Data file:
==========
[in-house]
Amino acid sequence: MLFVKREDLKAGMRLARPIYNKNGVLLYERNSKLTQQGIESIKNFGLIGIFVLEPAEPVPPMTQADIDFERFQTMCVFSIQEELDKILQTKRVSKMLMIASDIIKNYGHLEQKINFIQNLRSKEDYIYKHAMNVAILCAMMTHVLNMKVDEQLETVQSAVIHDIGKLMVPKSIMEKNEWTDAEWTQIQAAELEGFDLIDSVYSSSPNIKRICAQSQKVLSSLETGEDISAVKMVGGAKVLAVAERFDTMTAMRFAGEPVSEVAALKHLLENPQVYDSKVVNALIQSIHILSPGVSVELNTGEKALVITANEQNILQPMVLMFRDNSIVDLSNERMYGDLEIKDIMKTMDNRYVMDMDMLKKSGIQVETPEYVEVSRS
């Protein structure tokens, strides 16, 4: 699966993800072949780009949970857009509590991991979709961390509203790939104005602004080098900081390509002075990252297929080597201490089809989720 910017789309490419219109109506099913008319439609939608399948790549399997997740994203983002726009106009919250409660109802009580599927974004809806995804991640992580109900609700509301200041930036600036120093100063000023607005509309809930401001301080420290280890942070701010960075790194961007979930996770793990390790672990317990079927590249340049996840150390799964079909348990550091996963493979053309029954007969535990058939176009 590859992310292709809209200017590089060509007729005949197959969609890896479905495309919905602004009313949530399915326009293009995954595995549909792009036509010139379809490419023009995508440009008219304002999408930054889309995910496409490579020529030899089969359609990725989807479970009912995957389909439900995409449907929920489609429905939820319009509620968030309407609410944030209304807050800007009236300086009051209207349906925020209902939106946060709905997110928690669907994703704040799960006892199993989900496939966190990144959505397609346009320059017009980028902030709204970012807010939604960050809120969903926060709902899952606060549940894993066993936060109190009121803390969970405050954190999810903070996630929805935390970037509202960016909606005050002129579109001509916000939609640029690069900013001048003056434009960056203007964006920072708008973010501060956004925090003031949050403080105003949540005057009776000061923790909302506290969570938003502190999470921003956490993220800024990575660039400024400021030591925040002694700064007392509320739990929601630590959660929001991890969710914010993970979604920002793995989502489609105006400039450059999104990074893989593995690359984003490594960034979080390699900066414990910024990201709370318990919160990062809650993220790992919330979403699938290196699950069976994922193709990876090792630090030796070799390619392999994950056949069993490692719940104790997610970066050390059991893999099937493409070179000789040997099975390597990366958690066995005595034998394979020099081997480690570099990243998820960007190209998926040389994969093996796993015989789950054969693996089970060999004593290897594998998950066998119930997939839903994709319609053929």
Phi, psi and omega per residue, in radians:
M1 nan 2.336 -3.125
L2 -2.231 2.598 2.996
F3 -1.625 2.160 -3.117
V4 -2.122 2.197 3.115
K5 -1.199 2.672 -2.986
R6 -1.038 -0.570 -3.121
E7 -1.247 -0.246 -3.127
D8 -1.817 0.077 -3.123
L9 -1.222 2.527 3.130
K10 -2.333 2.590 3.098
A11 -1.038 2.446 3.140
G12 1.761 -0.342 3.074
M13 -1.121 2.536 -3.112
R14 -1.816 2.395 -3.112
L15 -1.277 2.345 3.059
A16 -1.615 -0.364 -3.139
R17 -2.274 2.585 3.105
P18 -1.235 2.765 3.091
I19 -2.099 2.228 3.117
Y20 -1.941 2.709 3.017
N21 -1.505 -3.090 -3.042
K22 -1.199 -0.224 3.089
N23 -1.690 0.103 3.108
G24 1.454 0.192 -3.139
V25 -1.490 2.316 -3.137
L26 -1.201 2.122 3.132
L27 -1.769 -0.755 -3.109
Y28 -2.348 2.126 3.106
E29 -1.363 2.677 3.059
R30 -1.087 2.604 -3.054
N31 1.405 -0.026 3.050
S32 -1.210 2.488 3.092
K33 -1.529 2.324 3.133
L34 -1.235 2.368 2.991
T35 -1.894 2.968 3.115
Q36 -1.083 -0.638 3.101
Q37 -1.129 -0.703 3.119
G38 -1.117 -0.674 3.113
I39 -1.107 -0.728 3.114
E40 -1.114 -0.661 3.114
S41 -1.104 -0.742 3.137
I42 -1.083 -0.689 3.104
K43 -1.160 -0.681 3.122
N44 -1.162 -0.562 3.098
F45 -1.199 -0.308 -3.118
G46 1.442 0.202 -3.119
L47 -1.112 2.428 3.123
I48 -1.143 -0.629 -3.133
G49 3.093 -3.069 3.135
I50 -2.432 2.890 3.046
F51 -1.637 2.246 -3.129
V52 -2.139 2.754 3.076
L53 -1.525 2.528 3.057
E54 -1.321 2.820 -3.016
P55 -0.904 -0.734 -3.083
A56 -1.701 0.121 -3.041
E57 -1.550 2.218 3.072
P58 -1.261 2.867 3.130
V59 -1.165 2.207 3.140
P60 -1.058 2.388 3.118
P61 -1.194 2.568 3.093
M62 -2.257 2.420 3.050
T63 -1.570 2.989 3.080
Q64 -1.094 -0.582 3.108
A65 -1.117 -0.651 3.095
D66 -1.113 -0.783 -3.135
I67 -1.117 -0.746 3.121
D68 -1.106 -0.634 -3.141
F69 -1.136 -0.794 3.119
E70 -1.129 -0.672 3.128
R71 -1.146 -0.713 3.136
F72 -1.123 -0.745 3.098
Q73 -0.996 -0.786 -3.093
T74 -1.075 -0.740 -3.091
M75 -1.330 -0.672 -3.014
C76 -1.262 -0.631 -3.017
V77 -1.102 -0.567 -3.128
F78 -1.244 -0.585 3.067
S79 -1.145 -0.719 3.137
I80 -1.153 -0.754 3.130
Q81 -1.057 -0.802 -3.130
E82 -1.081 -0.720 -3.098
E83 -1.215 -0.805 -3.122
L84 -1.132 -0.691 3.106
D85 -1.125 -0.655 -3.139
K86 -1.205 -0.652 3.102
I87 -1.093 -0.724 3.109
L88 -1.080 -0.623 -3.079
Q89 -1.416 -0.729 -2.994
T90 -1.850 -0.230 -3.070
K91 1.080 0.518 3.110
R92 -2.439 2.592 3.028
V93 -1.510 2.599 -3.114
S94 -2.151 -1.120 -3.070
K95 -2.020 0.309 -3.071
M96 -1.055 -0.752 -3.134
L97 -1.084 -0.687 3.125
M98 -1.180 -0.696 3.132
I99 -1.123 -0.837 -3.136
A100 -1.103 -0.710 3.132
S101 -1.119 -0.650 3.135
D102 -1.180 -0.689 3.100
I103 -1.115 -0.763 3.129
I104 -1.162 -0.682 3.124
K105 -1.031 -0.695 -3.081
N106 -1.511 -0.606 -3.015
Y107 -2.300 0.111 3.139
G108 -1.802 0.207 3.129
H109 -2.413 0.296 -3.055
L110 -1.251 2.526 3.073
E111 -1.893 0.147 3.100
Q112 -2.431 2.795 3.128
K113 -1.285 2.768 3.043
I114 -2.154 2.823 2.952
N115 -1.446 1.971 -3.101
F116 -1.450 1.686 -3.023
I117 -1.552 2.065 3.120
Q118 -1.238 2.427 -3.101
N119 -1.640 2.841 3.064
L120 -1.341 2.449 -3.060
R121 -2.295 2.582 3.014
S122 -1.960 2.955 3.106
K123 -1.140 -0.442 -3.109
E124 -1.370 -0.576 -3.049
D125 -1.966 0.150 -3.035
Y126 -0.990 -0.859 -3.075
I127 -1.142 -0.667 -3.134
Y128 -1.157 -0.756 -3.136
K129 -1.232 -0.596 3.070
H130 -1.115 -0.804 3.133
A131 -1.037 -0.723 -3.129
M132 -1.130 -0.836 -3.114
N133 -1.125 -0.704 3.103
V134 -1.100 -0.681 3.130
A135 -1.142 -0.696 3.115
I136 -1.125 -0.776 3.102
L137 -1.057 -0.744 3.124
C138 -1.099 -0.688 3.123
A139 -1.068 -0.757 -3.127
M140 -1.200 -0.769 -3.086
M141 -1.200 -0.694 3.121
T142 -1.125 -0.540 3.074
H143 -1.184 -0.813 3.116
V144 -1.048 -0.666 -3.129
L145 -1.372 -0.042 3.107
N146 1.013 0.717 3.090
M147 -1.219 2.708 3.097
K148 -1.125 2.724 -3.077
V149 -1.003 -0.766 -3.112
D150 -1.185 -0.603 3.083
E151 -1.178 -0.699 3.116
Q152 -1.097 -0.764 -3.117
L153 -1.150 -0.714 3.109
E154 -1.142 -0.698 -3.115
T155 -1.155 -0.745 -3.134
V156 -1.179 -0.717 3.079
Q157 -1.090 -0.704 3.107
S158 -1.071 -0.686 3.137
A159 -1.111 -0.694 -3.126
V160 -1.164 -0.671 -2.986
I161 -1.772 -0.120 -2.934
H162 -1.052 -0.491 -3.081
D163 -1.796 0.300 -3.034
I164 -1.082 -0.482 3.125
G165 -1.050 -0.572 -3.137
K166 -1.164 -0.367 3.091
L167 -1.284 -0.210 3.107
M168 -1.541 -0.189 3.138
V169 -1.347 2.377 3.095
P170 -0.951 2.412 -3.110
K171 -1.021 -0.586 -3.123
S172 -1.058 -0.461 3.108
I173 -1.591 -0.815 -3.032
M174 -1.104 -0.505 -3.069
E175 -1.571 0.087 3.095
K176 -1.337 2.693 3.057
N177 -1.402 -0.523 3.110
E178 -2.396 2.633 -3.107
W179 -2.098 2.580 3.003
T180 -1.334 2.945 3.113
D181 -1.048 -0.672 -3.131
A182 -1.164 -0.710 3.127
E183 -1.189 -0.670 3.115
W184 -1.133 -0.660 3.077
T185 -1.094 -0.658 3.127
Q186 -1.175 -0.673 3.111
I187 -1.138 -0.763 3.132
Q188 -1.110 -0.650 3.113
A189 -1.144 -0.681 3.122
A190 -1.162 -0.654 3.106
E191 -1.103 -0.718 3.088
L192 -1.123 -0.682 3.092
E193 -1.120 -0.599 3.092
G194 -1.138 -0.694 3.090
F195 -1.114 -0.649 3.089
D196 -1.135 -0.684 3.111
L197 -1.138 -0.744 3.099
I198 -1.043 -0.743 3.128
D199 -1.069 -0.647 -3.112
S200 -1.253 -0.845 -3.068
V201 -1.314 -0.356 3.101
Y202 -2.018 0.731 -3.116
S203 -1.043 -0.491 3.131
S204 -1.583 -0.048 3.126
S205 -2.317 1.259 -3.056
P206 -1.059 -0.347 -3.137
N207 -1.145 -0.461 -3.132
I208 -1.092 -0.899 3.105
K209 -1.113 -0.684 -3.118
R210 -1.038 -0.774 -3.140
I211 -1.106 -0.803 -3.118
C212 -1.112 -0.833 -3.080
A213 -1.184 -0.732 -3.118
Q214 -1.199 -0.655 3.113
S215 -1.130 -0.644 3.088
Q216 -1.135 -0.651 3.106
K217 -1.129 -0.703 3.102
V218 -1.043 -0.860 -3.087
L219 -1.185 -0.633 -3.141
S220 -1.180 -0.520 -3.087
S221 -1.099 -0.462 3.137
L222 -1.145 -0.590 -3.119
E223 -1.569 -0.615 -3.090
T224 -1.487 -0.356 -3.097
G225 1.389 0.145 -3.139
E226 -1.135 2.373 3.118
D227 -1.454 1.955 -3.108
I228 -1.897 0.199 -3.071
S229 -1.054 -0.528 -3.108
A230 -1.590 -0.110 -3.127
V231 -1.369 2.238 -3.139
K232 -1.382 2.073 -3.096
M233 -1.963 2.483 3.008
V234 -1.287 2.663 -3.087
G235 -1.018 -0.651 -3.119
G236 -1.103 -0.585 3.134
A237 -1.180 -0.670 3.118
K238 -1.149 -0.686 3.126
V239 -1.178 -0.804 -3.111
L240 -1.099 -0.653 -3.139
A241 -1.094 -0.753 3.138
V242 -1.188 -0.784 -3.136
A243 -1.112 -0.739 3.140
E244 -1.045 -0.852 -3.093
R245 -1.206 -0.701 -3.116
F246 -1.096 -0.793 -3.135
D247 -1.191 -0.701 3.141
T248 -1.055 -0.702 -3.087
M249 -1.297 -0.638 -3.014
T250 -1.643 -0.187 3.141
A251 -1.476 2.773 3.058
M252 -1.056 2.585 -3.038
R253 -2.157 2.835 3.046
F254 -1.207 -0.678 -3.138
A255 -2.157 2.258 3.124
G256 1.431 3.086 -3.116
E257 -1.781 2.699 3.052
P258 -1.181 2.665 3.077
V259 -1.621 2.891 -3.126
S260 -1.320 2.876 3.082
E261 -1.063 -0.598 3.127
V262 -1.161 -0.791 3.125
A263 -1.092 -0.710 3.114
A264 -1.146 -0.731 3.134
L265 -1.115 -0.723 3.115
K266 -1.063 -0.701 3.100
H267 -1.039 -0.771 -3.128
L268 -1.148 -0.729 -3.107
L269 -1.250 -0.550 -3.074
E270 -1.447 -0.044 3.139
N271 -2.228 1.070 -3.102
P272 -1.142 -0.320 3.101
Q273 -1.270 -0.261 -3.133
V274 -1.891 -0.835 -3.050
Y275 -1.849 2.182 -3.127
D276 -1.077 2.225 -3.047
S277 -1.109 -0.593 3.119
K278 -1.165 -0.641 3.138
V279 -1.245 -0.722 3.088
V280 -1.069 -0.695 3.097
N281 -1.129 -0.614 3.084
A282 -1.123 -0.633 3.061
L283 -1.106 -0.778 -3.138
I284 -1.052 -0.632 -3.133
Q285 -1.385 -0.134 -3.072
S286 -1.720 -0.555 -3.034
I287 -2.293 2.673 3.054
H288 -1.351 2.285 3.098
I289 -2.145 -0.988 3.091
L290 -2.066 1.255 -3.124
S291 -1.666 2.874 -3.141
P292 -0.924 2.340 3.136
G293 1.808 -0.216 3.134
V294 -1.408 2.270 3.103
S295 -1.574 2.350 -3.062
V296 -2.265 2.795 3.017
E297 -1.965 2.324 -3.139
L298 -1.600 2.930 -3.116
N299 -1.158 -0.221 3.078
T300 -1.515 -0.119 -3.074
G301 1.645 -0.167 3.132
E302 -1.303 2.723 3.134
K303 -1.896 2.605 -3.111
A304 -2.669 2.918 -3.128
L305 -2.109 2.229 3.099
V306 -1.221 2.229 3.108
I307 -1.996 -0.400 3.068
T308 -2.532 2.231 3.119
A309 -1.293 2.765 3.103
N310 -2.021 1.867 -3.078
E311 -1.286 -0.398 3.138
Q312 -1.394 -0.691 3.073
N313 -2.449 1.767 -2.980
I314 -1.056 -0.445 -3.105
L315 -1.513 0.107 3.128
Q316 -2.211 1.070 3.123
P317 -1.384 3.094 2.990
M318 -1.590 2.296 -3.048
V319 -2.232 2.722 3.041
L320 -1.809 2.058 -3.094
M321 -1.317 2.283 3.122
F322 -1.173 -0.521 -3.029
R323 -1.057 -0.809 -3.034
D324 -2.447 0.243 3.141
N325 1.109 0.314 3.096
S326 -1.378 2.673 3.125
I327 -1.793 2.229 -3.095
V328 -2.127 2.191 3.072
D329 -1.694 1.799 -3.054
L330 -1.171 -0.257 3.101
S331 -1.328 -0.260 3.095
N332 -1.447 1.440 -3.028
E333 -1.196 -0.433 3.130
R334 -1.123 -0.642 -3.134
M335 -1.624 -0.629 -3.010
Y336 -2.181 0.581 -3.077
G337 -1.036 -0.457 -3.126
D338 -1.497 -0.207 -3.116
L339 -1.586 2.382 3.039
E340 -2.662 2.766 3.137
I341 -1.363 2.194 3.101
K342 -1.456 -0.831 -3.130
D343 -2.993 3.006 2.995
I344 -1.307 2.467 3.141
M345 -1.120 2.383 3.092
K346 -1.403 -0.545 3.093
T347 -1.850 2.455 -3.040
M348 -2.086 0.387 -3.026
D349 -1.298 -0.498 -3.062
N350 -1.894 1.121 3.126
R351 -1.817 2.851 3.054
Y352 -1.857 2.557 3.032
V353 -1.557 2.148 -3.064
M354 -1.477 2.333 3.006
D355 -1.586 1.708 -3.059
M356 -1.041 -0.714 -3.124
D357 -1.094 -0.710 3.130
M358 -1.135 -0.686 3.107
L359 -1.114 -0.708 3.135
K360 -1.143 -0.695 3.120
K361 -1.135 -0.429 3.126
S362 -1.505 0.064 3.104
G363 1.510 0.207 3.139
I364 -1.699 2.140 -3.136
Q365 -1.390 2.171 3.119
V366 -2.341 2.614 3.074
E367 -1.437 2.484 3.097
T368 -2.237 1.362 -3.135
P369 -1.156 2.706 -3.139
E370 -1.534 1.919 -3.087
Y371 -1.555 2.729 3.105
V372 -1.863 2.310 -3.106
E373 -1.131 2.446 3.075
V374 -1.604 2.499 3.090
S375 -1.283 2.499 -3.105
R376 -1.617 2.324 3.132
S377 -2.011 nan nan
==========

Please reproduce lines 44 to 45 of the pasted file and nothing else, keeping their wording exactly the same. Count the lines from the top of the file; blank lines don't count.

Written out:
E40 -1.114 -0.661 3.114
S41 -1.104 -0.742 3.137